Gingrich looks to revive his campaign with 30-minute ad on energy

Newt Gingrich will air a 30-minute advertisement in the coming weeks touting his energy platform, a move the presidential candidate hopes will revive his struggling campaign.

The ad — titled “$2.50 Per Gallon Gasoline, Energy Independence and Jobs — An Address by Newt Gingrich” — will run in several “key cities” between now and Super Tuesday, Gingrich’s campaign said Wednesday. The campaign will announce the cities in the coming days.

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Energy has become a central part of Gingrich’s campaign in recent weeks. The former Speaker has promised to lower gas prices to $2.50 per gallon by increasing energy independence, expanding domestic oil-and-gas drilling and approving the Keystone XL oil pipeline, among other things.

Even a dramatic expansion of domestic oil-and-gas production would have little short-term effect on gas prices, according to experts. Gas prices are largely tethered to oil prices, which are set on global markets.

The move is reminiscent of a 30-minute infomercial purchased by the Obama campaign in the waning days of the 2008 presidential race, in which the then-senator bought half-hour segments on all four major broadcast networks.



But unlike Obama's commercial, which blended political speech with moments highlighting everyday voters, Gingrich's commercial is simply Newt being Newt: The former House Speaker, adorned by nothing other than a light blue backdrop, speaks to the camera for 28 minutes without the aid of a teleprompter or notes.

Gingrich said this week that he hopes his focus on energy will inject new life into his campaign.

Asked Tuesday night on Fox News how he can “rise from the ashes,” Gingrich said:

“I think in my case I rise by focusing on an American energy policy, getting back to $2.50-a-gallon gasoline, outlining both the economic and national-security implications, indicating that instead of bowing to a Saudi king we ought to be drilling, and our goal should be to be so independent that we don't care what the Iranians do in the Straits of Hormuz.”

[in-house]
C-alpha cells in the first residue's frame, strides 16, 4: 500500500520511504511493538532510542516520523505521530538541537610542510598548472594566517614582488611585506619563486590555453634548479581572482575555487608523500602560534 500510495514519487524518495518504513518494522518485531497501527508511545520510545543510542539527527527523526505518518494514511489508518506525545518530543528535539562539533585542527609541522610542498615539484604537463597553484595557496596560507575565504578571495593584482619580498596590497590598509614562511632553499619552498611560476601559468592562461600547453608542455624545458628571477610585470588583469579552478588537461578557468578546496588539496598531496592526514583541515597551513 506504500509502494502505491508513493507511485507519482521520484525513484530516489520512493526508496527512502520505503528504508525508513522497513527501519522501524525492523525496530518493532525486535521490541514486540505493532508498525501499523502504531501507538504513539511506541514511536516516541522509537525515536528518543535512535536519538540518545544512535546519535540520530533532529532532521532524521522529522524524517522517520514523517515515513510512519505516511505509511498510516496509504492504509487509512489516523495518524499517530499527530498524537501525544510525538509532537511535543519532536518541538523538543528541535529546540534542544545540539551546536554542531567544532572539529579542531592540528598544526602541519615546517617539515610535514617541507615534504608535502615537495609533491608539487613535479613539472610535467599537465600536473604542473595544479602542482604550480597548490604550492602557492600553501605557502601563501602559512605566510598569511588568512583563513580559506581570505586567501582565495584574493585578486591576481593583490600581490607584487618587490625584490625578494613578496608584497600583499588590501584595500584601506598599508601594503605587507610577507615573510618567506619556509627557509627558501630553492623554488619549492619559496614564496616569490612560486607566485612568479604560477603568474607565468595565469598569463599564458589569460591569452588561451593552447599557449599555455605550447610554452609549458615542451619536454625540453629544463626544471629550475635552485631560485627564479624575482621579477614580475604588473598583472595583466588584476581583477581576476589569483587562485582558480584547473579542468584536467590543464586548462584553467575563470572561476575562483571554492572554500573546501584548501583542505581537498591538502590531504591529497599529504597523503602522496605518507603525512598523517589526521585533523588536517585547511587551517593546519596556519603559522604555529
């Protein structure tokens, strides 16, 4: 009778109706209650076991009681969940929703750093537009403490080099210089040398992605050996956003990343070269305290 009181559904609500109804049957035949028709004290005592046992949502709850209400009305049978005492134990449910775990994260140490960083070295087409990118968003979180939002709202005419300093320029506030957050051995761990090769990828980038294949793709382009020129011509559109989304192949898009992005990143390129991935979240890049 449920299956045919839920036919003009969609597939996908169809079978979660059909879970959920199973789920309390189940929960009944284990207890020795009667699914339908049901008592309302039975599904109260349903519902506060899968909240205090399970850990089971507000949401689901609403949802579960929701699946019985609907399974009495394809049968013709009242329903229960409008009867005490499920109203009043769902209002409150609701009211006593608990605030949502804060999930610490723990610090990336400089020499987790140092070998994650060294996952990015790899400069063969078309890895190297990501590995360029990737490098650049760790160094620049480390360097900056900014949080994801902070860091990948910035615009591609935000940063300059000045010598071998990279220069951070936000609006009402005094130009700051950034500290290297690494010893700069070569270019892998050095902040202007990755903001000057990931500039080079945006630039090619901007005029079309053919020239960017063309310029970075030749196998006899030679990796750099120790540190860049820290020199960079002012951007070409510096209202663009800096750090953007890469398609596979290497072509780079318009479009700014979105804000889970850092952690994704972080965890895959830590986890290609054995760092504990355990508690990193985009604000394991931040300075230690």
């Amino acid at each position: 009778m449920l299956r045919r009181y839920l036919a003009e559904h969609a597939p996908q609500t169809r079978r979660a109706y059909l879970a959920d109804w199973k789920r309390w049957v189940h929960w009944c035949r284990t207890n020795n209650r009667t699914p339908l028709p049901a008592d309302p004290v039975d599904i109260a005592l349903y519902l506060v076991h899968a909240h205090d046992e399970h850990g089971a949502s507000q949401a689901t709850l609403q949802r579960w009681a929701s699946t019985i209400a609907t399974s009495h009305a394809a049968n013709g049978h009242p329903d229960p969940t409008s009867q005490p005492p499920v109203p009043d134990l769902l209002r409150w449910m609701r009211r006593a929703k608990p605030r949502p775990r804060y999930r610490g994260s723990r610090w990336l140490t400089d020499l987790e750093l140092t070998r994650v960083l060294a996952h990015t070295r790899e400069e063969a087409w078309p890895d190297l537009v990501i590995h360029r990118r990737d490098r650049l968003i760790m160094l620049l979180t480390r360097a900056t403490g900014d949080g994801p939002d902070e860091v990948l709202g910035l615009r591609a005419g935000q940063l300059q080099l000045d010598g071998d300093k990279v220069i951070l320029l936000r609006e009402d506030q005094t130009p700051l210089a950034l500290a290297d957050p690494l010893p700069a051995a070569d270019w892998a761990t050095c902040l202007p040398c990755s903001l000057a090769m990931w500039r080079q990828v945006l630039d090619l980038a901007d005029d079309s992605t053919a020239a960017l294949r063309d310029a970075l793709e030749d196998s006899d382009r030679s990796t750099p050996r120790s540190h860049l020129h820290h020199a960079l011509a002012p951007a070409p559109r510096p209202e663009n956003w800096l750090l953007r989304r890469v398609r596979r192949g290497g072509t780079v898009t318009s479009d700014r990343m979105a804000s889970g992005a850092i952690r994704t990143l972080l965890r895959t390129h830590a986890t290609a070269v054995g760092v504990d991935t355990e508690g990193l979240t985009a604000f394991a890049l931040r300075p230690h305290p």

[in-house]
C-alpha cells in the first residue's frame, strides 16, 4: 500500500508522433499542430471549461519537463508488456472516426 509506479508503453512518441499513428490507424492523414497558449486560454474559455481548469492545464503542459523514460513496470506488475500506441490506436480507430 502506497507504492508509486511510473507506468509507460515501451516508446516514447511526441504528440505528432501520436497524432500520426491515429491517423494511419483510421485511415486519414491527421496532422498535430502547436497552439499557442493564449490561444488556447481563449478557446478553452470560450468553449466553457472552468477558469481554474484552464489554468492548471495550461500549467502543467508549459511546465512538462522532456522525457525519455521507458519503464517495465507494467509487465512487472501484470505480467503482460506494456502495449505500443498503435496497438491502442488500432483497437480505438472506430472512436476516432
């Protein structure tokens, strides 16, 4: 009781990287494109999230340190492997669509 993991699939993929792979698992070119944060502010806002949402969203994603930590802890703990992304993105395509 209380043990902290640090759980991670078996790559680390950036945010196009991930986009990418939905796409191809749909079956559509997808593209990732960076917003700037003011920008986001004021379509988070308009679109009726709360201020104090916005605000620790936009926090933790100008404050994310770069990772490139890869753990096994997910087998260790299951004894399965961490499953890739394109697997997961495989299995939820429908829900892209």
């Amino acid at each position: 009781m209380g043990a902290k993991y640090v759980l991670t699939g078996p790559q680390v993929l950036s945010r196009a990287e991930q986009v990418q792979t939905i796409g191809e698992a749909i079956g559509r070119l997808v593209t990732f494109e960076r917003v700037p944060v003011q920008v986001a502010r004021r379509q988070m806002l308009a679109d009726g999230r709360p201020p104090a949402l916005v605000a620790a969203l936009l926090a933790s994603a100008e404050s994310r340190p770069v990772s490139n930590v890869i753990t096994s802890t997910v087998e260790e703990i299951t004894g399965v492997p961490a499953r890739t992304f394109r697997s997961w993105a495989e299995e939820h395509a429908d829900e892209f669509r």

Gingrich spokesman Joe DeSantis said the energy ad is a response to ads by former Massachusetts Gov. Mitt Romney.

“The answer to Gov. Romney’s 30-second attack ads filled with garbage is a 30-minute address filled with substance,” DeSantis said in a statement. “Newt’s message about lowering gasoline and other energy prices is resonating and the Obama administration is on defense over their policies hostile to American energy production, which are causing pain at the pump.”


The emphasis on energy also represents an acknowledgement that down-in-the-dirt campaigning against Mitt Romney ultimately backfired, killing the momentum the former Speaker had gained off his South Carolina victory.

"I got tied into $20 million of negative ads by Romney in Florida, and I responded by behaving too much like a normal candidate," Gingrich said on Fox News. "I think twice I've led the race as a front-runner in national polls — both times it's been on big ideas."

Republicans are training their fire on President Obama’s energy policies amid rising gas prices.

The average gallon of gas runs about $3.58, according to AAA. That’s up from this time last month ($3.38 per gallon) and this time last year ($3.17 per gallon).

Obama intends to aggressively counter GOP criticism of his energy policies by emphasizing his efforts to expand domestic oil-and-gas production. The president will deliver an energy speech at the University of Miami on Thursday.